For decades, researcher Mina Bissell pursued a revolutionary idea -- that a cancer cell doesn't automatically become a tumor, but rather, depends on surrounding cells (its microenvironment) for cues on how to develop. She shares the two key experiments that proved the prevailing wisdom about cancer growth was wrong.
Why do some people do selfless things, helping other people even at risk to their own well-being? Psychology researcher Abigail Marsh studies the motivations of people who do extremely altruistic acts, like donating a kidney to a complete stranger. Are their brains just different?
As the world's population increases, food production must match growing need. How do we achieve this with a fixed — and, in some regions, dwindling — amount of tillable land? Researcher Ranveer Chandra explains how data could be the answer, helping farmers everywhere maximize production while minimizing costs and resource drain.
Each year, hundreds of thousands of people around the world die of malaria. Aided by a demo from Freya the malaria-sniffing dog, infectious disease researcher James Logan describes the role of scent in the spread of malaria and explains how dogs can help break that cycle.
Looking to get ahead in your career? Start by being respectful to your coworkers, says leadership researcher Christine Porath. In this science-backed talk, she shares surprising insights about the costs of rudeness and shows how little acts of respect can boost your professional success -- and your company's bottom line.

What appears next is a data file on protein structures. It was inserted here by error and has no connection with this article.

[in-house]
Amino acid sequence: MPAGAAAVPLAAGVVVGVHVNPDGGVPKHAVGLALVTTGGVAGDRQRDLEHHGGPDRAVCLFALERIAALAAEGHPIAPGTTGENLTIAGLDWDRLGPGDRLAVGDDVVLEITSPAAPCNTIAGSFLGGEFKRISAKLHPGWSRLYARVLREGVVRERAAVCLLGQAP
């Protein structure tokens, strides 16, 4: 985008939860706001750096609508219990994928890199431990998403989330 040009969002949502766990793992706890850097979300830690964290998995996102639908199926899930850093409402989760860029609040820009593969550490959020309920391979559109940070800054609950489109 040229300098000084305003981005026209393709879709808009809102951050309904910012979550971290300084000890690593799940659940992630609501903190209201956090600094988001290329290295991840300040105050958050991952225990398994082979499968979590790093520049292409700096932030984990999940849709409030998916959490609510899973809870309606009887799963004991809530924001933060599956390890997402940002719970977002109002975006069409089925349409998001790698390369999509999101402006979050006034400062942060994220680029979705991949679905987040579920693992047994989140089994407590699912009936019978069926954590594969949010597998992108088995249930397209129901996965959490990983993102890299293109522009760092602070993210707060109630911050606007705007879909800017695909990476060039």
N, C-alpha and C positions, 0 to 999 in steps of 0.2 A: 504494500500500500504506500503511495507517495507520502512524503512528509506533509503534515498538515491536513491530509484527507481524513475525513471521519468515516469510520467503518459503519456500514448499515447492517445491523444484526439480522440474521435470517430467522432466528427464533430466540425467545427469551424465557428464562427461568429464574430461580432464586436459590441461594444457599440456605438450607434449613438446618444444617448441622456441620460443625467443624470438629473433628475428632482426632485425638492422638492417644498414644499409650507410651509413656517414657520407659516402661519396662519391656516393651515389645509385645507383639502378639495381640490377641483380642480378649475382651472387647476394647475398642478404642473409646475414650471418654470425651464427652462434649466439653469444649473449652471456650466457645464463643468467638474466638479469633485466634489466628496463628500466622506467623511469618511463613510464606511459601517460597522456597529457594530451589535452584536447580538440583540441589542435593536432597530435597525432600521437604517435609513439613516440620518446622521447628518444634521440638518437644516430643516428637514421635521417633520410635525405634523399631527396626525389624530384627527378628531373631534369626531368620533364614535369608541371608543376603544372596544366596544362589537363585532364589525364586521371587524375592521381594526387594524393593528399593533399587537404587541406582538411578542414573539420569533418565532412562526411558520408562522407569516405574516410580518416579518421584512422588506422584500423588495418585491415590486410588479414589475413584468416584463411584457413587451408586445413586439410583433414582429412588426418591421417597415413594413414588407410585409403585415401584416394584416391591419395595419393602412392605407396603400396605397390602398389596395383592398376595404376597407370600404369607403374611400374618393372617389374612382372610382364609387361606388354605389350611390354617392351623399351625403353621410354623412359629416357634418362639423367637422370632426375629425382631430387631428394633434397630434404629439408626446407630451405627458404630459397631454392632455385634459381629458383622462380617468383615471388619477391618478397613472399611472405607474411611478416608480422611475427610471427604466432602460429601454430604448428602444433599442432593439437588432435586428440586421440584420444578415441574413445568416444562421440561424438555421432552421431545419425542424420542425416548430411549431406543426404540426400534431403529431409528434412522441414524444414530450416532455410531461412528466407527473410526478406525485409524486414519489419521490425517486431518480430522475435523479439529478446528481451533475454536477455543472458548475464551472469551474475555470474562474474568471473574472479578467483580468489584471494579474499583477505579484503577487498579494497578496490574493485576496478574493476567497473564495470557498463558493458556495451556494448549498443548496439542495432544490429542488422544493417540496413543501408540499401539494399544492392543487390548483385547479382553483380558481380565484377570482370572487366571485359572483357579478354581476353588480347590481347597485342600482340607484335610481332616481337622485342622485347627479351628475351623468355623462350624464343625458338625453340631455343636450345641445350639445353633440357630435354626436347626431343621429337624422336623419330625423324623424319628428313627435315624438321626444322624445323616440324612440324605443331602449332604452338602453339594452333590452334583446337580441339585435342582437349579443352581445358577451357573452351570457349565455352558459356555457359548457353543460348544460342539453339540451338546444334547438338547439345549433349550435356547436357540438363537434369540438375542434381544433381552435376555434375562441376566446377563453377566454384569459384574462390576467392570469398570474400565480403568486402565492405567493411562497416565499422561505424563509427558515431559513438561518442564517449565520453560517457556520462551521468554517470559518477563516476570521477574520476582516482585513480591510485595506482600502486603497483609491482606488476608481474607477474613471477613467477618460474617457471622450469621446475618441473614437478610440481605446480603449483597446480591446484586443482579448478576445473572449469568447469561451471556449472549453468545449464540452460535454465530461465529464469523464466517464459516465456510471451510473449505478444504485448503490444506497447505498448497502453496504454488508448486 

What is killing the Tasmanian devil? A virulent cancer is infecting them by the thousands -- and unlike most cancers, it's contagious. Researcher Elizabeth Murchison tells us how she's fighting to save the Taz, and what she's learning about all cancers from this unusual strain. Contains disturbing images of facial cancer.
Chris Domas is a cybersecurity researcher, operating on what's become a new front of war, "cyber." In this engaging talk, he shows how researchers use pattern recognition and reverse engineering (and pull a few all-nighters) to understand a chunk of binary code whose purpose and contents they don't know.
Around the world, indigenous food cultures disappear because of industrialized agriculture and a shifting, often Western-influenced concept of the ideal diet. Journalist and food researcher Aparna Pallavi makes an urgent case for preserving these cultures and shedding the stigma-laden attitudes that are driving them into extinction.
Democracy needs an update -- one that respects and engages citizens by involving them in everyday political decisions, says writer and researcher Max Rashbrooke. He outlines three global success stories that could help move democratic systems forward and protect society against the new challenges this century is already bringing.
Media and advertising companies still use the same old demographics to understand audiences, but they're becoming increasingly harder to track online, says media researcher Johanna Blakley. As social media outgrows traditional media, and women users outnumber men, Blakley explains what changes are in store for the future of media.